Skills you will learn:
- Plot and construct a graph or chart – Learn how to construct line graphs, histograms, pie charts, box and whisker plots, dual y-axis graphs, and log Y graphs. You will be expected to know graph plotting techniques and design basics such as understanding how to label axes, orient variables on the graph, scale the graph, and even how to plot your units.
- Describe data showcased in a graph or table – Identify data points from a table or chart, describe trends and patterns, and explain how variables are related in a graph or chart.
- Statistical Tests and Data Analysis
You will learn to use mathematics to analyze data, solve problems, make predictions about natural phenomena, and showcase processes symbolically.
Skills you will learn:
- Use mathematical formulas to perform calculations – Calculations will include mean of a data set, rate calculations, rate of a reaction, ratios, and percentage of change, and equations in the AP Biology curriculum (these will be found in your formula sheet on exam day).
- Confidence intervals and error bars – Learn to draw standard error bars and error bars for the 95% confidence interval to determine the difference between sample means, if any.
- Chi-square hypothesis testing – Learn how to determine the chi-square value and the p-value of a data set and compare the two to draw conclusions about the given experiment.
- Make predictions or evaluate hypotheses using data – This includes rejecting or not rejecting the null hypothesis and supporting or rejecting the alternative hypothesis.
Engaging in evidence-based scientific argumentation is of the most important skills any scientist could acquire. You will be expected to make sound arguments based on evidence from g biological processes and phenomena.
Skills you will learn:
- Making a claim – Learn how to describe data shown in a graph or table and draw conclusions from the experimental results.
- Supporting claims using evidence – Use biological concepts, principles, data, and processes to justify a certain claim.
- Reasoning – Understand how to use biological theories in justifying a claim by relating it to the evidence from an experiment.
- Explaining relationships – Learn how to explain the relationship between results and broader biological theories, concepts, and processes.
- Predict causes and effects – Describe the impact of disruption to biological components in a particular system using biological concepts, processes, visual representations, and data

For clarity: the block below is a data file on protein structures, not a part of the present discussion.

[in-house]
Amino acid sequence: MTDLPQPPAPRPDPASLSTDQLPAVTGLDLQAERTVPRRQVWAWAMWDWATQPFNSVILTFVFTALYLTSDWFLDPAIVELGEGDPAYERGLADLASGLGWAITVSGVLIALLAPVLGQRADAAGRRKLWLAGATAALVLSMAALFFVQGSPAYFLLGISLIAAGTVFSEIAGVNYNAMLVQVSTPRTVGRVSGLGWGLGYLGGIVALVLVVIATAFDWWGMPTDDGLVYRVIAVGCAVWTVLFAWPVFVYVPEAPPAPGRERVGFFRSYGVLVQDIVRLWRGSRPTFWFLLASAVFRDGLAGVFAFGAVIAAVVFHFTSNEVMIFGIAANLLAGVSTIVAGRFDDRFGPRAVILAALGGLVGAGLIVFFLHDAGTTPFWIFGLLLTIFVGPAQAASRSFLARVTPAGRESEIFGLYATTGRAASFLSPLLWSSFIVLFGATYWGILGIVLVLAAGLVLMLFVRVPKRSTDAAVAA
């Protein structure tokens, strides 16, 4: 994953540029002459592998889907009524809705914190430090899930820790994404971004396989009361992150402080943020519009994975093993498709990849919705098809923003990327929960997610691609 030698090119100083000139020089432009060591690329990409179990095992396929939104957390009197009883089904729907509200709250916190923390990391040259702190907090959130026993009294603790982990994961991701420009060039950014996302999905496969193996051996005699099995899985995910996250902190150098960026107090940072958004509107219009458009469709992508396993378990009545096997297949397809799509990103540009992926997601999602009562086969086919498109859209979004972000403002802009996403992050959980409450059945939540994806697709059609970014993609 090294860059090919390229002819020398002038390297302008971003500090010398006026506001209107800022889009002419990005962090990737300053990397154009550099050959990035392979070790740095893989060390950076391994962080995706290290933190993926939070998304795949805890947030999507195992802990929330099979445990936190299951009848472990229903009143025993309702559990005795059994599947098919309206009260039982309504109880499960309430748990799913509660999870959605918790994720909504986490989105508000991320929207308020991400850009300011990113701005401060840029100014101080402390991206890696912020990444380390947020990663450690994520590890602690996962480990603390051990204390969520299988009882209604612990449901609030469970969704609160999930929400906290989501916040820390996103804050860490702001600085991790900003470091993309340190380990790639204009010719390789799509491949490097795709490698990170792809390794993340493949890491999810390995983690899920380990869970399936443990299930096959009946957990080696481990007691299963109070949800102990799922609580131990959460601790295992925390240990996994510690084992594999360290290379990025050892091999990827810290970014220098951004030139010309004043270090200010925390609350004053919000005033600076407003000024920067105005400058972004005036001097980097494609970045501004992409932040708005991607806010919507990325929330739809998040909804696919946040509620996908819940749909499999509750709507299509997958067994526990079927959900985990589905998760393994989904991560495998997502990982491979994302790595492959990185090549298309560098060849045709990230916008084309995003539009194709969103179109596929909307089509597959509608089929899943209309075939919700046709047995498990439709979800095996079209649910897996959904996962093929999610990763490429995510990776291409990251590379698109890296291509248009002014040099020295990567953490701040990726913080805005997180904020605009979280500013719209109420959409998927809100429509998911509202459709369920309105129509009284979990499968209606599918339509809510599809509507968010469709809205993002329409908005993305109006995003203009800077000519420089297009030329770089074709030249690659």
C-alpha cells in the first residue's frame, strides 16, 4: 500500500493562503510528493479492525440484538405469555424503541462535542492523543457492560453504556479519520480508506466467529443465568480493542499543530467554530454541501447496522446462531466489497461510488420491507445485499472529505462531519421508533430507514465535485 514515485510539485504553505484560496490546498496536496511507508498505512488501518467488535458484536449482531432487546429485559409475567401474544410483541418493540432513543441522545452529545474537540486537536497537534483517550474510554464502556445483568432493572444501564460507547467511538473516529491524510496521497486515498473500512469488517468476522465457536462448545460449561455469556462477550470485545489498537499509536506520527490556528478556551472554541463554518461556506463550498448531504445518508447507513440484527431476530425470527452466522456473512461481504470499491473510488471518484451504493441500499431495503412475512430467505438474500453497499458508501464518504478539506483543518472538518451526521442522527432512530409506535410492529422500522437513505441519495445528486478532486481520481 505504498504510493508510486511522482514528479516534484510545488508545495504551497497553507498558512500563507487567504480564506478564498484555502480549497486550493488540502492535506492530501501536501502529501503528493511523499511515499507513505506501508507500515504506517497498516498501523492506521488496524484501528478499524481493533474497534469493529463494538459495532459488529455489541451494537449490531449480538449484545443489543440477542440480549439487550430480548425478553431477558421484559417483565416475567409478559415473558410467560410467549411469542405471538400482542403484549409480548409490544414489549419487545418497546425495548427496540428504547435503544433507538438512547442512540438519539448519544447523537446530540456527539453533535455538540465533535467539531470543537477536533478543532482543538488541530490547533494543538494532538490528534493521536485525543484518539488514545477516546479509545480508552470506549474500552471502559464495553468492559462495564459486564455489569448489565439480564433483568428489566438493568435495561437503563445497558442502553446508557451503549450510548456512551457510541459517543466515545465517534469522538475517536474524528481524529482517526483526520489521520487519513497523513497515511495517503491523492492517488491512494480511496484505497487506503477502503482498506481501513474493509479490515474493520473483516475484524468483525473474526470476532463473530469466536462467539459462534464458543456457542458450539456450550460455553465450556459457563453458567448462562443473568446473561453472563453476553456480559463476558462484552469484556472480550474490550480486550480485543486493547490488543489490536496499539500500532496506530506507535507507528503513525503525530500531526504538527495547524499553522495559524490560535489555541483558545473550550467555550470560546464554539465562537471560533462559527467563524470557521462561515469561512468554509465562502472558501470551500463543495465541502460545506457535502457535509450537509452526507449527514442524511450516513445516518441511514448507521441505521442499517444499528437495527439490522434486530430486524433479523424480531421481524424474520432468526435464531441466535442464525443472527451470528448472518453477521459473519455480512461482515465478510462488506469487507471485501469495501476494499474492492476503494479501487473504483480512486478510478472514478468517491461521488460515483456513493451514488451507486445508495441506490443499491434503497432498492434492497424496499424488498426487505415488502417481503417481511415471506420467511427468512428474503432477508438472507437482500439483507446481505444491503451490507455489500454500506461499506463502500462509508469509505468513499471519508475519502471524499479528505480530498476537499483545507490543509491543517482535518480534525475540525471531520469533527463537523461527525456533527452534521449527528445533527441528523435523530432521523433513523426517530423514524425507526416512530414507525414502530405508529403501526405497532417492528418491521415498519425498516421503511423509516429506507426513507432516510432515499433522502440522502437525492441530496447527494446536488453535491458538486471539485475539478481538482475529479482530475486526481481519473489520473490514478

This wraps up our sneak peek into the science practices taught in AP Biology. Now let’s break down the AP Biology topics starting with the 4 Big Ideas.
AP Biology’s 4 Big IdeasThe big ideas are nothing but the themes that will be explored through the AP Biology topics. They provide the foundation upon which the course is structured. These big ideas are interwoven into the multiple units of the course because they apply to various contexts. Let’s take a look at each of these big ideas.
- Evolution - The process that drives diversity and unity of life.
Evolution is the change of gene frequencies in a population over time and leads to biodiversity within and among species. Charles Darwin’s theory explains how populations evolve through accumulating changes in their genes, won through the process of natural selection. Darwin observed that individuals with certain traits that benefit environmental conditions were able to survive and reproduce at higher rates, passing their genetic material on to future generations. With each new generation, the gene pool became more diverse.
In addition to natural selection, gene pools can be altered by natural catastrophes and human-induced events. As the environment continues to change, organisms keep evolving with it, forming a vibrant and diverse ecosystem.
The units you will study that further elaborate this Big Idea are: Cell Structure and Function, Heredity, Natural Selection, and Ecology.
- Energetics - Biological systems depend on energy and molecules to grow, reproduce, and maintain homeostasis.
Living systems need energy and matter to facilitate growth, reproduction, and survival. They employ various methods to attain, use, and store this energy. Given that natural systems are interdependent and rely heavily on energy, any deficiencies in energy sources could have detrimental effects on populations and ecosystems.
The units you will study that further elaborate this theme are: Chemistry of Life, Cell Structure and Function, Cellular Energetics, Cell Communication and Cell Cycle, and Ecology.
- Information Storage And Transmission - Living systems store, retrieve, transmit, and respond to information essential to various life processes.
Genetic information is a repository of instructions necessary for the survival, growth, and reproduction of an organism. This information repository is stored in DNA, which is passed on from parent to offspring to promote the continuity of life. On the other hand, non-inheritable information influences behavior between cells, organisms, and populations. This reception of information is essential for evolution and natural selection.
The units you will study that further elaborate this theme are: Chemistry of Life, Cell Communication and Cell Cycle, Heredity, Gene Expression and Regulation, and Ecology.